Texas has been named the state with the largest number of residents who do not have health insurance, so they should also be one of the states that could receive the most benefit from the health care reforms made by the Obama administration. However, Governor Rick Perry has halted attempts to lay the foundation for the coverage expansion.
That said, one of the solutions that Perry is supporting as an alternative to the overhaul is an untested regional effort that may make individual states responsible for Medicare; a method that could be as contentious as Obama’s. As Perry is running for the Republican presidential nomination, his actions are being carefully watched and scrutinized by the country.
In fact, Perry’s complete repeal of “Obamacare” is being held at the very heart of his campaign. The main issue with that is that he has not made it clear what he would set into place as an alternative. That said, should the Supreme Court uphold the law in part or in its entirety, Perry has indicated that he will assist in bringing its main points forward so that it will not default to the federal bureaucracy.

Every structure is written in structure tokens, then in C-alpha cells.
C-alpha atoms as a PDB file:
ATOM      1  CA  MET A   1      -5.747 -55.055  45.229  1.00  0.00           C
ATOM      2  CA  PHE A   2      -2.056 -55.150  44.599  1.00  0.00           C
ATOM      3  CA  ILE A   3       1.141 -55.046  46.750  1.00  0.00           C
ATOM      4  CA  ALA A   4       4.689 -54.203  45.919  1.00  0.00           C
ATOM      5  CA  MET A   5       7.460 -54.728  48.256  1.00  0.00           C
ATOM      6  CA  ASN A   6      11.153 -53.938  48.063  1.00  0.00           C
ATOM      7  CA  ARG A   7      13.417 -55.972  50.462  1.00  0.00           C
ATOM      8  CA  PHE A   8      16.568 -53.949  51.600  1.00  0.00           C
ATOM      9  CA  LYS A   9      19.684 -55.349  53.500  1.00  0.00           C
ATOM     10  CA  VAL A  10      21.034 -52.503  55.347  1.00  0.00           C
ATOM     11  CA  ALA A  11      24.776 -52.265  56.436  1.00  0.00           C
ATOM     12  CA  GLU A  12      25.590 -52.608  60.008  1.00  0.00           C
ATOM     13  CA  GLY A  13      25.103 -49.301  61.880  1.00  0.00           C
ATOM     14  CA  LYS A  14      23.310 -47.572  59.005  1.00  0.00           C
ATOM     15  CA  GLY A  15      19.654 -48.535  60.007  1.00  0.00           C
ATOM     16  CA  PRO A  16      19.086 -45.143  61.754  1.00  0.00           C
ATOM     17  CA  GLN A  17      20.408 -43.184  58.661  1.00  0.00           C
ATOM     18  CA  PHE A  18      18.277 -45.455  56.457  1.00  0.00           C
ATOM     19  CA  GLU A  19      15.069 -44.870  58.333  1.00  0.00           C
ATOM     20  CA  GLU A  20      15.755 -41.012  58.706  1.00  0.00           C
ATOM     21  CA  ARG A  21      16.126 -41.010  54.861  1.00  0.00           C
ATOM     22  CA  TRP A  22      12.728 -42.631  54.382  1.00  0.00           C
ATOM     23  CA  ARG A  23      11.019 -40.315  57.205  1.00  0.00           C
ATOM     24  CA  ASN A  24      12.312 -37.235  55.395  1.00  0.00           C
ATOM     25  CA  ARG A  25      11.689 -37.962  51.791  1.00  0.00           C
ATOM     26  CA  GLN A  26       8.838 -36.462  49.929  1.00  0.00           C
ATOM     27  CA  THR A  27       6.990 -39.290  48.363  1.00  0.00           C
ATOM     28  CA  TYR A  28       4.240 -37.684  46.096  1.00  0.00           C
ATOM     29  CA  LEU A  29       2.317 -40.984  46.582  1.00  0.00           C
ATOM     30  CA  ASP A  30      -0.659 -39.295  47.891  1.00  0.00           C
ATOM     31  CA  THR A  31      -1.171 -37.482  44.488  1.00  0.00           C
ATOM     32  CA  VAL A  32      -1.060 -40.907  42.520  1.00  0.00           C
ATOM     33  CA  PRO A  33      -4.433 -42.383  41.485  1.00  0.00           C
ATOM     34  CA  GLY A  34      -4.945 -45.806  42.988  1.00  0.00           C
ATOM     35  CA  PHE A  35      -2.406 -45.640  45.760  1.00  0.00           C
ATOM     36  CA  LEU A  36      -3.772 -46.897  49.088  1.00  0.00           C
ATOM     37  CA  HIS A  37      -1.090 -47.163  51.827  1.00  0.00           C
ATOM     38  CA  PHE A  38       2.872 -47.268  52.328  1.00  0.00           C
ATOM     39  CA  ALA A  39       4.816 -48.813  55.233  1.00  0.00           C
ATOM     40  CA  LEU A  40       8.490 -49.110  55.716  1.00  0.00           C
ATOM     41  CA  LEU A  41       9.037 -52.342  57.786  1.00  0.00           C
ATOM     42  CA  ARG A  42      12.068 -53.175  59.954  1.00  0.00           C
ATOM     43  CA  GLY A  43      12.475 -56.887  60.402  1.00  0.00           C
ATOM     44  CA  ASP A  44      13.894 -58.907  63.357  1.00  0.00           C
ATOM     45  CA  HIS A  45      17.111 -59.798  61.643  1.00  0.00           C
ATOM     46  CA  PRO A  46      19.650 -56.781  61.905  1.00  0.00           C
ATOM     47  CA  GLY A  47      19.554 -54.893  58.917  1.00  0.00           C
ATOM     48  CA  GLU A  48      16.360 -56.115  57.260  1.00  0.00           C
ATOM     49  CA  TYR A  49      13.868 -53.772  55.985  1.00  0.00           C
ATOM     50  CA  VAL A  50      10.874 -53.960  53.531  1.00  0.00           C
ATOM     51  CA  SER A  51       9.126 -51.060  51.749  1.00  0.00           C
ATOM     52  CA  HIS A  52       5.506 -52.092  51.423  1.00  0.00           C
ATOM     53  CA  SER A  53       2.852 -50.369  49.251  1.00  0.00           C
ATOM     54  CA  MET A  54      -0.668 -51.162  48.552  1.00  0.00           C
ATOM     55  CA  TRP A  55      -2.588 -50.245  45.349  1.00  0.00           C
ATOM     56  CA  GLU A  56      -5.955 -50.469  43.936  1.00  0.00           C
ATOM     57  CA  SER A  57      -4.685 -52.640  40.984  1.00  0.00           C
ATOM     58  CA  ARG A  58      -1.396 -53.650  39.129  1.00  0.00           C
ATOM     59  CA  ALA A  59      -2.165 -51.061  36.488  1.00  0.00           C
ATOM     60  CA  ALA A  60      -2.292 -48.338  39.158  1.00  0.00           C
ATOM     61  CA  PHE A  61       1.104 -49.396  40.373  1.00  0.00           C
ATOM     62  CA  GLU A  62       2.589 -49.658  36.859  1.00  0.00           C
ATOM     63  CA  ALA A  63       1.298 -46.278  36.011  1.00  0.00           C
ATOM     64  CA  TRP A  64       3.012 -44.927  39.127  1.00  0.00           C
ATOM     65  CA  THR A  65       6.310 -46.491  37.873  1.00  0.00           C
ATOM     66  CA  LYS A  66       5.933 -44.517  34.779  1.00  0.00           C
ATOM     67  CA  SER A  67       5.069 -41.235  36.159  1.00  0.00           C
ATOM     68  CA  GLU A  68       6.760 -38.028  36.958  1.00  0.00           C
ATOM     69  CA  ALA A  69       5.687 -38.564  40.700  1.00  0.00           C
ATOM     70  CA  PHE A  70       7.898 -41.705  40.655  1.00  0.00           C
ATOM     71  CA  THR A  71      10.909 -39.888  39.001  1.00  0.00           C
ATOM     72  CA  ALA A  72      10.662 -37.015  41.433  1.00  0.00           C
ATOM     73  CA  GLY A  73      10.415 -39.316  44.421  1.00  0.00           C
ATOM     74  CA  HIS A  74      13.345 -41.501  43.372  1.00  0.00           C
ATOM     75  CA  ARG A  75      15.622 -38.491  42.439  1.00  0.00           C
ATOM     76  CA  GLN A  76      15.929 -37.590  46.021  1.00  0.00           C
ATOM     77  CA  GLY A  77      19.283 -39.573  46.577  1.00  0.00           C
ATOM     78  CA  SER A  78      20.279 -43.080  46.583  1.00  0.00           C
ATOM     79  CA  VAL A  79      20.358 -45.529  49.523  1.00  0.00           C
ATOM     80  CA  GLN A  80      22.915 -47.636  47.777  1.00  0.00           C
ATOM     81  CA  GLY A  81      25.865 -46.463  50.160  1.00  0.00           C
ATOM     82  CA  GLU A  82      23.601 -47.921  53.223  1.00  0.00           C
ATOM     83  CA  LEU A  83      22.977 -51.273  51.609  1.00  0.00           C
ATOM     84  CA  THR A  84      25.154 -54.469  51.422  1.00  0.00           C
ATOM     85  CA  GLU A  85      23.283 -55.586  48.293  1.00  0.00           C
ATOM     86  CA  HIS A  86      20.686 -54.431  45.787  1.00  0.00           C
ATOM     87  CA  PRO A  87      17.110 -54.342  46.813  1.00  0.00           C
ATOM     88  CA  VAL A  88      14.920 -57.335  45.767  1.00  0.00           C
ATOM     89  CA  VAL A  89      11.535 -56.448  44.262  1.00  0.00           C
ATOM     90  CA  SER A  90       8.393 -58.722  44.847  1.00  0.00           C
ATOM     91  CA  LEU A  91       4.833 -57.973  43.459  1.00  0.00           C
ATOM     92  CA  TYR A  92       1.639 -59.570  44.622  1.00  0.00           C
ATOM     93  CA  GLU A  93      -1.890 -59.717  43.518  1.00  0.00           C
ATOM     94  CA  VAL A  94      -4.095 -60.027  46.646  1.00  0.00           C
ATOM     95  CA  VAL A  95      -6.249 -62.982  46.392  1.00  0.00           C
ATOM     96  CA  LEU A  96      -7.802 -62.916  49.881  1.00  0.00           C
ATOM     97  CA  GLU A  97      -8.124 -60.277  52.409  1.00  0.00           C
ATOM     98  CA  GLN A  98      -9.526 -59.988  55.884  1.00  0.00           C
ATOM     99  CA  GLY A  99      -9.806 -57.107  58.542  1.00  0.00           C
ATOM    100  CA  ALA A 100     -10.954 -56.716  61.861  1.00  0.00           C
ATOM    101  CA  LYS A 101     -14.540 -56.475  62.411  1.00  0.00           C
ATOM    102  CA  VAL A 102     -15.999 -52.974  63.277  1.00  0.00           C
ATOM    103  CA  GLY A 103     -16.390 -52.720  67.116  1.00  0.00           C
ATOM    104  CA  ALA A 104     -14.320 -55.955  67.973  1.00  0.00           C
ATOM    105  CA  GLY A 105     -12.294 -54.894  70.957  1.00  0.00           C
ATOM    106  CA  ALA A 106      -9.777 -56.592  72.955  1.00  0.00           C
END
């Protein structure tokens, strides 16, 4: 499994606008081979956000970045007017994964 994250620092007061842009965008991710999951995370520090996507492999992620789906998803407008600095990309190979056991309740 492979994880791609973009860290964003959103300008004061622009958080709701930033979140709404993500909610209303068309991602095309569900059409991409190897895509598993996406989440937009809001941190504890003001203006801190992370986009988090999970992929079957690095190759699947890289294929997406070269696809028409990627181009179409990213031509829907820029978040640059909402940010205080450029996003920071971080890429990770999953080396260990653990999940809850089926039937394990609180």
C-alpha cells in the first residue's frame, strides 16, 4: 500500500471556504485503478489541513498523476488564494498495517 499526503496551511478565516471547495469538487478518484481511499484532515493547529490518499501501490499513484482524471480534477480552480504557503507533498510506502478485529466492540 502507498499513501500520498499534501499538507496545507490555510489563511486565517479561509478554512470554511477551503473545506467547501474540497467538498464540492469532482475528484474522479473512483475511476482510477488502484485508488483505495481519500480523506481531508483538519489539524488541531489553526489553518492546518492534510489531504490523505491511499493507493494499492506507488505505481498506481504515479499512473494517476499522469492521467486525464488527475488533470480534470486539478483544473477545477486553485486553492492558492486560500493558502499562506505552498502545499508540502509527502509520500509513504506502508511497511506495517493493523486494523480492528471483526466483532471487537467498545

His state is already the recipient of a number of grants as a result of Obama’s law, which are meant for the creation and regulation of health insurance plans, as well as consumer education. The employee benefit system in Texas has also stated that it predicts that it will take in $60 million in subsidies from the federal government in 2011 in order to help provide coverage to individuals who are retiring early. These funds are a direct result of one of the law’s provisions.
However, when Republican state Rep. John Zerwas attempted to bring in legislation for establishing the state’s insurance exchange – which is required by the healthcare reform law – Zerwas’s efforts were threatened by a Perry veto.